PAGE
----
Many or all of the products featured here are from our partners who compensate us. This may influence which products we write about and where and how the product appears on a page. However, this does not influence our evaluations. Our opinions are our own. Here is a list of our partners and here's how we make money.
If you ever get a call from someone claiming to be a customer service agent at your bank, pump the brakes before answering any questions — even if they have the right caller ID. Using “caller ID spoofing,” scammers can make it look like they’re calling from your bank’s phone number.
Here’s the tipoff that it might be a scam: Banks typically don’t call you asking for personal information.
How to shut down a scam before it starts
One of the easiest ways to spot a scammer is that they reach out to you versus you contacting them, says Richard Crone, a payments expert and CEO of Crone Consulting, LLC.
“The best way to protect yourself is to say, ‘No worries, let me call you right back,’ and then you call the official bank number yourself,” Crone said. “Never answer any questions from a random call from anybody. There may be a call from someone legitimate, but more often than not, it’s nefarious.”
A legitimate representative from your bank will never take issue with you hanging up and calling the number on the back of your debit or credit card.
Crone says you can be even more secure by refusing to answer the call, text or direct message in the first place.
If you run into a case of caller ID spoofing, report the activity to the Federal Communications Commission. “Once a scammer makes contact, they can distribute and sell your number in the criminal underworld,” Crone said.
When something doesn’t feel right
In one recent case, a number that appeared to be Wells Fargo called a customer, Cabel Sasser, and the “customer service agent” told him that his account had been compromised. Sasser, an entrepreneur from Portland, Oregon, was told that he needed to replace his card and change his debit card PIN by typing the old one into his phone’s keypad. The “agent” had several accurate details from Sasser’s account, including the last four numbers of his Social Security number, but something didn’t feel right, he told USA TODAY.
Sasser said that he hung up and called the official Wells Fargo customer service number on the back of his card. It turned out his card hadn’t been compromised. As Sasser recounted the story on Twitter, he said, “I was just four key presses away from having all of my cash drained by someone at an ATM.”
Keep your banking information safe
So, if phone calls and texts seemingly from your bank are suspicious, how can you know if your bank account has been compromised? Here are a few tips:
Use your mobile bank app. “The best way for banks to reach out is through their official mobile app,” Crone said. “Apps have multiple authentication systems, logins and biometrics like Touch ID or face recognition. That’s your safety deposit box for interactions with your bank. It’s the safest way to communicate; you can be assured that it’s them, and they can be assured that it’s you.”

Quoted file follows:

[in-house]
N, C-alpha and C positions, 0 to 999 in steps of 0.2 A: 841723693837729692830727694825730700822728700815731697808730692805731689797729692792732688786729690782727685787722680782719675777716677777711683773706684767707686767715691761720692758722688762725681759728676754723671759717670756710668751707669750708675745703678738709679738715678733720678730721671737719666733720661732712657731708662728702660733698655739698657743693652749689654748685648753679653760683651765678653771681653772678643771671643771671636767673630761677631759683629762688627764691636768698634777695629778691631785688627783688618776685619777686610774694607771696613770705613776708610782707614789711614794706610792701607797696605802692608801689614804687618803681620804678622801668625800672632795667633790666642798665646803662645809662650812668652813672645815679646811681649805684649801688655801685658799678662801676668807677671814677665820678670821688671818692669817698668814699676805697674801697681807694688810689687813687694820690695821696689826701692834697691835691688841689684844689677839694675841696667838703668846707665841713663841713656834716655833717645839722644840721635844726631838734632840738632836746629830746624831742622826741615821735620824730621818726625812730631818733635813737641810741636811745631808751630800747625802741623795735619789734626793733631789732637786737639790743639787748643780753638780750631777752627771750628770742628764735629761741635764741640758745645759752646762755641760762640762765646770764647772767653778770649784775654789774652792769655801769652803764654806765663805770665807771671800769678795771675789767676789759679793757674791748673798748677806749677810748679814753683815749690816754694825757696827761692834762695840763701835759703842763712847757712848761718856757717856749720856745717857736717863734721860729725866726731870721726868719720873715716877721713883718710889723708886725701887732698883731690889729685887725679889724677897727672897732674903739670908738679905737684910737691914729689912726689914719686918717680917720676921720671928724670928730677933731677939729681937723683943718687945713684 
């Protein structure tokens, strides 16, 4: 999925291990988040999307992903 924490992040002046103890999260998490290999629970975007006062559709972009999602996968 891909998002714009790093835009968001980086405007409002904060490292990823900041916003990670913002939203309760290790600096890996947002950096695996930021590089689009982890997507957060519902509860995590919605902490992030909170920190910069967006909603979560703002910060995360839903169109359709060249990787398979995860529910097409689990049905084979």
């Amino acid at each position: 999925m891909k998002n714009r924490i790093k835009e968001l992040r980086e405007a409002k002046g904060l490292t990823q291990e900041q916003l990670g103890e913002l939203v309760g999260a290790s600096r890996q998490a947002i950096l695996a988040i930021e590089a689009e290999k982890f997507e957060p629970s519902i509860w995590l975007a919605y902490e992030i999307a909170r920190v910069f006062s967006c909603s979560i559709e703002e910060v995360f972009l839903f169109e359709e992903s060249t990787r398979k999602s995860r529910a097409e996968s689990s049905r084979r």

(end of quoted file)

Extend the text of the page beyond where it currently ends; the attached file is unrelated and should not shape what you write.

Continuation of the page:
Set alerts for unauthorized account usage. When you enroll in your bank’s account alert system, you’ll be notified whenever a fishy transaction is made. Many banks also allow you to “freeze” the card so that it can’t be used unless you “unfreeze” it through the app or online.
Keep a password lock on your phone and on your banking app. If you lose your phone, multiple passwords will help keep your information safe in case the phone is unlocked.
Don’t use public Wi-Fi to check your bank accounts. Public Wi-Fi networks are more vulnerable to security risks, so use only a secure Wi-Fi connection to look at your bank accounts. If you must look at your accounts in public, your phone’s internet connection via cellular data is more secure than a public Wi-Fi network.
Beware of “shoulder surfers.” If you use only passwords — as opposed to biometrics — to keep your phone secure, make sure no one nearby is snooping over your shoulder to watch you enter your phone or banking app passwords. If that person steals your phone, they’ll have easy access to your money.
Change passwords frequently. How frequently? “As often as you can endure it,” Crone said. A strong password is complex, hard to guess and easy to remember. Consider making your passwords phrase-based — like a full sentence — and avoid using real words that can be found in a dictionary. Make it a combination of numbers, letters and symbols. If it gets difficult to keep track of, a password manager can help you maintain a record of your passwords across different sites and logins.
As scammers become more advanced, good security practices and vigilance are more important than ever for keeping your money safe. So rethink answering that call from your “bank,” and get well-acquainted with your mobile app.